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Because of the impact of the war on drugs, criminal lawyers labeled guilty by association are defending themselves for defending drug dealers, some attorneys and others say.

``Criminal lawyers are accustomed to feeling at times they are alone,' said Raleigh attorney Wade Smith. ``At times you feel you walk into a courtroom with a person, and you are absolutely despised and so is the defendant. It isn't like it's something new, but it is especially difficult to take drug cases.``I talk with lawyers who just basically shrug and say, 'I just don't want to take any more. It's not worth it,' ' he said.

``There was a time when the major problem was getting a client to hire you,' David Rudolf of Chapel Hill told his fellow lawyers at an ethics seminar in Raleigh last week. ``The sad truth is, today, that's when your major problems begin - when you get hired.'

Lawyers say the public pronounces them guilty by association, politicians say they are unfit for public office and the government suspects that their fees may be the ill-gotten gains of drug dealing.

Defense lawyers who campaign for office are held accountable for their clients. Political ads in Jim Gardner's 1988 campaign for lieutenant governor attacked his opponent, Tony Rand, a Fayetteville lawyer, for his representation of a drug dealer.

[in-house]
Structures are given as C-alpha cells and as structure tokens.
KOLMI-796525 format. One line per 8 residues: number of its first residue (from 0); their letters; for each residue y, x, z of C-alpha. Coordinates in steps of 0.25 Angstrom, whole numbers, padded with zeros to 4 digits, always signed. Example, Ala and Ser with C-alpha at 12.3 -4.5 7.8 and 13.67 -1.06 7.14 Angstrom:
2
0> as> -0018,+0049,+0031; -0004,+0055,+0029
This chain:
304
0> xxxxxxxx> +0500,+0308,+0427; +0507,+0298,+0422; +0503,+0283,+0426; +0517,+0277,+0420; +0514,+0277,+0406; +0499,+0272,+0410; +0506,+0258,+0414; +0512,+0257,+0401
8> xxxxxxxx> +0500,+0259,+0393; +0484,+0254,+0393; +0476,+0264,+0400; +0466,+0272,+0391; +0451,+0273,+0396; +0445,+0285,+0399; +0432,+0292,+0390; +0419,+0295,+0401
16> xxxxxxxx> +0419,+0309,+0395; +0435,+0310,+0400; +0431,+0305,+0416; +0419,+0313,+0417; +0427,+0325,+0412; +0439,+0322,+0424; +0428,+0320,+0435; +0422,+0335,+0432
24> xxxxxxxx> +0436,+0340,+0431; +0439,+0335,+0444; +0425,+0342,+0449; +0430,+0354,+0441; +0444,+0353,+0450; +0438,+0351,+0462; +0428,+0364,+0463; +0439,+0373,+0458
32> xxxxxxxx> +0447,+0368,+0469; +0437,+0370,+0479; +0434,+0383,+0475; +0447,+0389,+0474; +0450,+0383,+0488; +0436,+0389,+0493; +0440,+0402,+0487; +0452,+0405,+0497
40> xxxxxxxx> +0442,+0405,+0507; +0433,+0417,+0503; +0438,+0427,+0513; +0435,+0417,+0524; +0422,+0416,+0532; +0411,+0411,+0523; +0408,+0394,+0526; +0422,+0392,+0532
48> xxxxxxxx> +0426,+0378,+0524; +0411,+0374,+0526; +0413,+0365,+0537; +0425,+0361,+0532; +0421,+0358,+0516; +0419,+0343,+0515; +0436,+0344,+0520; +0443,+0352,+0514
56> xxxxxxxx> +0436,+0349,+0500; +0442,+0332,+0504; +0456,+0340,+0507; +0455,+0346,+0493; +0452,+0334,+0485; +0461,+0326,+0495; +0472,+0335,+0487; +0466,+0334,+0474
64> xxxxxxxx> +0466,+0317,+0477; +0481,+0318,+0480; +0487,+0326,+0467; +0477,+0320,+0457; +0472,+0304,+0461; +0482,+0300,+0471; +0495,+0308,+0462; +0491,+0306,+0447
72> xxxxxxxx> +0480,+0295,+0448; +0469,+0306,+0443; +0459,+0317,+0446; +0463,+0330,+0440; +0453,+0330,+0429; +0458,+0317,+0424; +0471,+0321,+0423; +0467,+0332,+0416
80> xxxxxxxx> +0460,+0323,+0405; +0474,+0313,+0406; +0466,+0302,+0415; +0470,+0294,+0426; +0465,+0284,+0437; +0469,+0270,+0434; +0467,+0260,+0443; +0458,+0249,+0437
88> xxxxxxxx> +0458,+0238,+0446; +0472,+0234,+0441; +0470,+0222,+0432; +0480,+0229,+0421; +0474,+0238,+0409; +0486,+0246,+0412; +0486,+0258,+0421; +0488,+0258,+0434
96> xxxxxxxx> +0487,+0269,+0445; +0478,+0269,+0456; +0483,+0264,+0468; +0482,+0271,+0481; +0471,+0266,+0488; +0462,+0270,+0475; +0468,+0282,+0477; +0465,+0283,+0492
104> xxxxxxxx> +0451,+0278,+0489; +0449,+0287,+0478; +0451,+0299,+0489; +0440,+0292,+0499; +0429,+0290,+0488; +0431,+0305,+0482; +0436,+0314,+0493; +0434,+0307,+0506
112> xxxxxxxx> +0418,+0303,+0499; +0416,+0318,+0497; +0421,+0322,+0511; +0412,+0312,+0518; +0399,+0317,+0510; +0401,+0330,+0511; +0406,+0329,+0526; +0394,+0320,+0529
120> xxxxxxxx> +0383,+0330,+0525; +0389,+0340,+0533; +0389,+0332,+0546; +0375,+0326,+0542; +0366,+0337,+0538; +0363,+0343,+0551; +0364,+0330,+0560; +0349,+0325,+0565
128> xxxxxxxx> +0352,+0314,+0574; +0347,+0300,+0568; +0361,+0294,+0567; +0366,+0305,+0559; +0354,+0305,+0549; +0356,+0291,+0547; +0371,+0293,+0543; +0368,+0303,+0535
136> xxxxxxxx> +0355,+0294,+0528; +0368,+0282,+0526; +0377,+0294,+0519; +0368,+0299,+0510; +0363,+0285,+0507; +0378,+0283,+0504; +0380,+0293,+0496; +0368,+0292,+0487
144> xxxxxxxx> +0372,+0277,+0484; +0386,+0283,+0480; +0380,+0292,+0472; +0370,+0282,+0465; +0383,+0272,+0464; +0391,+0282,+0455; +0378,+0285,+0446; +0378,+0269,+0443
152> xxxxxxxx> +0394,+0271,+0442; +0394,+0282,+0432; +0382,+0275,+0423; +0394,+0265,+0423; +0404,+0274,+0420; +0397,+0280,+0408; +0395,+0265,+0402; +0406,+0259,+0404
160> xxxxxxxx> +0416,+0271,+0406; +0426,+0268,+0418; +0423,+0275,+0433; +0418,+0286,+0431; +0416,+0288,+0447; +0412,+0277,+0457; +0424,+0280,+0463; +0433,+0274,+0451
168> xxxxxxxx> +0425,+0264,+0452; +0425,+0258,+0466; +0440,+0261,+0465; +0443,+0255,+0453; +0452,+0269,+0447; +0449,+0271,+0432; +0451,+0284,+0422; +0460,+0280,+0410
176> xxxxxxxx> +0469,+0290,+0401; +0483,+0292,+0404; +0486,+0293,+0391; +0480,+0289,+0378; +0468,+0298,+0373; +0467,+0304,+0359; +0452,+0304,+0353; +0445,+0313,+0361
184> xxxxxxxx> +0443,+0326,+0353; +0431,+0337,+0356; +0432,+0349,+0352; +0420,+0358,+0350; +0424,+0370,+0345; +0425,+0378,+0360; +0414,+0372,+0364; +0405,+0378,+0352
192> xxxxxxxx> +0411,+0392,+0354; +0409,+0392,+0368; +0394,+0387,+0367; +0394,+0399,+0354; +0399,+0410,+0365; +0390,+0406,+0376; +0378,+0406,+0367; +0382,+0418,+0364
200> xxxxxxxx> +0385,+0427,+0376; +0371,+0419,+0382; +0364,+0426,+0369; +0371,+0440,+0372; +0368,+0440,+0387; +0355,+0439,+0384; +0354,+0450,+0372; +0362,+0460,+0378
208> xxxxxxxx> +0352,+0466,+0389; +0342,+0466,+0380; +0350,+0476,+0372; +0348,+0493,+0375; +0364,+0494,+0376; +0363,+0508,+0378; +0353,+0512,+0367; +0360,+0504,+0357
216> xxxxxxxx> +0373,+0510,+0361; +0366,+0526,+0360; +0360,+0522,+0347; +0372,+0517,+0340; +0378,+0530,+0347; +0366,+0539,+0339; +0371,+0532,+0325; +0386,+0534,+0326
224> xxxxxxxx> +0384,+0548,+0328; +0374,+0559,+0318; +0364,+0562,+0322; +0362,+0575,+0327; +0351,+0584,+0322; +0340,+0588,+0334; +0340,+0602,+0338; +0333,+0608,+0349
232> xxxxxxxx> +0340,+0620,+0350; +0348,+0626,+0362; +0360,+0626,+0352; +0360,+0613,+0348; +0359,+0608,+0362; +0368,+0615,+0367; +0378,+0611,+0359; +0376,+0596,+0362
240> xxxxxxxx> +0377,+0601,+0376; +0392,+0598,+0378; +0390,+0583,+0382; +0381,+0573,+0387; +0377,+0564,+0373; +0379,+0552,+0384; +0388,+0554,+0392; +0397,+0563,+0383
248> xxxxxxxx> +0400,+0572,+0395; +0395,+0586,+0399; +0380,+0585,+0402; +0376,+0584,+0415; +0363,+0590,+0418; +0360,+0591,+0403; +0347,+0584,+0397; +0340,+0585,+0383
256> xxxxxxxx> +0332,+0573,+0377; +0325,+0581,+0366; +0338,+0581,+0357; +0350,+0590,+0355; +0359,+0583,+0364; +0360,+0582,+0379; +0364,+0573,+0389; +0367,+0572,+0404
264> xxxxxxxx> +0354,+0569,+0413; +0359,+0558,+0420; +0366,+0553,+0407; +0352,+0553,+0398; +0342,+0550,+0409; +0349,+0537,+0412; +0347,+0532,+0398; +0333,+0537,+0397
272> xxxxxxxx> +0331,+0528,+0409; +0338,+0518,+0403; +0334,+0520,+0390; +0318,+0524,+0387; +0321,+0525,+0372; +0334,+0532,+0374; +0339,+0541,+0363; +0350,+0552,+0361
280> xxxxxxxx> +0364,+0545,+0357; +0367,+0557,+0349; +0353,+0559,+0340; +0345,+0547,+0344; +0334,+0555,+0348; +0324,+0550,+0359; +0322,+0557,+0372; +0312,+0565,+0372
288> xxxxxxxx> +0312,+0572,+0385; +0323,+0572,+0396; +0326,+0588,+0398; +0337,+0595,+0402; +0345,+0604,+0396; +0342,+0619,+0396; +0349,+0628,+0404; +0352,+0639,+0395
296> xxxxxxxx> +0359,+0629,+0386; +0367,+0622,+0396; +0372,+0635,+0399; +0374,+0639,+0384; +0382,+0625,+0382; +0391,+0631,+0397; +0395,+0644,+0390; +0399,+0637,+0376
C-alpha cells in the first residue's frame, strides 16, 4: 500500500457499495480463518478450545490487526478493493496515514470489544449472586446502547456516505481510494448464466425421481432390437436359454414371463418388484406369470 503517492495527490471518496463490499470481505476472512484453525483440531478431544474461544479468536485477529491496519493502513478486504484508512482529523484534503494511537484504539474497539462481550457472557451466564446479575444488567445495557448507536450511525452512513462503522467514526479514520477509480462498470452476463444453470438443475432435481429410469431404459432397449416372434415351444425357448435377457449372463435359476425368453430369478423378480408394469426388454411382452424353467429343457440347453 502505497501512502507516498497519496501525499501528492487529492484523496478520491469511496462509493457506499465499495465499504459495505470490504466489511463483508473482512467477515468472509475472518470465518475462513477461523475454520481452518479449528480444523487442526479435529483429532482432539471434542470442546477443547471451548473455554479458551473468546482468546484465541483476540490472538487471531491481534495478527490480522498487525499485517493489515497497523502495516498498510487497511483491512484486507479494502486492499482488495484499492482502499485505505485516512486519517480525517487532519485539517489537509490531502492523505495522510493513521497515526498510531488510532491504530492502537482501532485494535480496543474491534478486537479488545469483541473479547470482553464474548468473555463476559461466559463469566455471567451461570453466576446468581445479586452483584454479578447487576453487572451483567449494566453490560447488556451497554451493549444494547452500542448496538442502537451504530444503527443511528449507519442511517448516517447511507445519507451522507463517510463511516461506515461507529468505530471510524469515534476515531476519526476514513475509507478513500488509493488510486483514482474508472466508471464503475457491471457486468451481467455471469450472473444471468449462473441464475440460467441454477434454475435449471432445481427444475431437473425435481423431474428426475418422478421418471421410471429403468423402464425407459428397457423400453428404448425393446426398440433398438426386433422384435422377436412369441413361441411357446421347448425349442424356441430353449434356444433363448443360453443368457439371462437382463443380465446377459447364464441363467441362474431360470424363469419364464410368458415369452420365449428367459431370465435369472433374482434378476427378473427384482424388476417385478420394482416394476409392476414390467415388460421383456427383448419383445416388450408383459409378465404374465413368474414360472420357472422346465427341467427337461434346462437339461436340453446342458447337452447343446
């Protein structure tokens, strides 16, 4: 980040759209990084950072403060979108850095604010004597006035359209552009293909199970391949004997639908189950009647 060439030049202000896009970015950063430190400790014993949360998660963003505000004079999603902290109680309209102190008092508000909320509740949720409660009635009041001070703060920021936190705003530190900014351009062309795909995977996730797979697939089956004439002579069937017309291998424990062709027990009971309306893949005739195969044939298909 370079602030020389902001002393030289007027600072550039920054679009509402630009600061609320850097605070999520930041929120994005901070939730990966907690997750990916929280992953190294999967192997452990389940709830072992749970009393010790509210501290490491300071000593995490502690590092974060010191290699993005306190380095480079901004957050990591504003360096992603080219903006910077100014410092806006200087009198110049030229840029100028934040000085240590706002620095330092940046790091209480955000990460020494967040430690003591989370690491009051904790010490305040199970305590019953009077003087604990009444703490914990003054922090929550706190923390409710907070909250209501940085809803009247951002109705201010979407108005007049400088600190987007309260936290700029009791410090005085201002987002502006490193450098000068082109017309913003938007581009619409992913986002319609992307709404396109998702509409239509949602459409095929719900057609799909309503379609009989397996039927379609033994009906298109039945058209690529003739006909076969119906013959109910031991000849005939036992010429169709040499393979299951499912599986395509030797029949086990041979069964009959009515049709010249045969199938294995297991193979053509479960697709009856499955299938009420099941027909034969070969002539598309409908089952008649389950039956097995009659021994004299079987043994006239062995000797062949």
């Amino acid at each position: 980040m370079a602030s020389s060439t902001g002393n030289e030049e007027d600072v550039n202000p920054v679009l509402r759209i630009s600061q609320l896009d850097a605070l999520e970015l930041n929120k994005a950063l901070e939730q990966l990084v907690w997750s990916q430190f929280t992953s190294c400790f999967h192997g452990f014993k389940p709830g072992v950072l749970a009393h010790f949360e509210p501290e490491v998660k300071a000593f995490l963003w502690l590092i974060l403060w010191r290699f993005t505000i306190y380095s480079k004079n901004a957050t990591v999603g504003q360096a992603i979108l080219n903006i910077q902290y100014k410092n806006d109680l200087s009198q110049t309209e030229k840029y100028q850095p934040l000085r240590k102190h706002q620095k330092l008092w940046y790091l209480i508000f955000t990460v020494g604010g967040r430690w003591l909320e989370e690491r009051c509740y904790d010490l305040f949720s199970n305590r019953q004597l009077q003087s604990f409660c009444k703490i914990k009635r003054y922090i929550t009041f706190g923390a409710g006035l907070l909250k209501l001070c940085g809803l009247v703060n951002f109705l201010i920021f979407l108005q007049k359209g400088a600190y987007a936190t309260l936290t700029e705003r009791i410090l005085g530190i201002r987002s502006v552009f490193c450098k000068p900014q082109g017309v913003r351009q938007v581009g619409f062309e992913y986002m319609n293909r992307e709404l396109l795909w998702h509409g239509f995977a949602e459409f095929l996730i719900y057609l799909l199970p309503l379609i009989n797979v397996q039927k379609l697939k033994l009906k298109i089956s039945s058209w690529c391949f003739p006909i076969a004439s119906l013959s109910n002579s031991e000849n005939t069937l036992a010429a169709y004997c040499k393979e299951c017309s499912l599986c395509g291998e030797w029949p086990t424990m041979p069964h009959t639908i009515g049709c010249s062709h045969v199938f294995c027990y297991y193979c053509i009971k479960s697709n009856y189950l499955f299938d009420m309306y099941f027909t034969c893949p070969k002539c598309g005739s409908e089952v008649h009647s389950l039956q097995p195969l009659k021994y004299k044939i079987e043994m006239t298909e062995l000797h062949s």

``He has no ethical responsibility to represent somebody who sells drugs,' Gardner said during the campaign. ``If I were an attorney, I would not represent anybody who sells drugs.' Rand, who lost the election, responded with a libel suit, still pending against Gardner.

And last week, Mike Easley, a prosecutor and a candidate for the U.S. Senate, accused supporters of Sen. Jesse Helms, R-N.C., of running a whisper campaign against Easley's wife, a lawyer. Easley said the senator's supporters had been spreading the word that she was a drug lawyer, when she had handled only a few small-time drug cases.

``The ones of us who are doing this for a living have given up our ability to run for public office, to hold judgeships,' said Joseph B. Cheshire V of Raleigh, whose clients have included Doc McGhee, manager of the rock group Bon Jovi, who pleaded guilty in North Carolina to drug smuggling charges.

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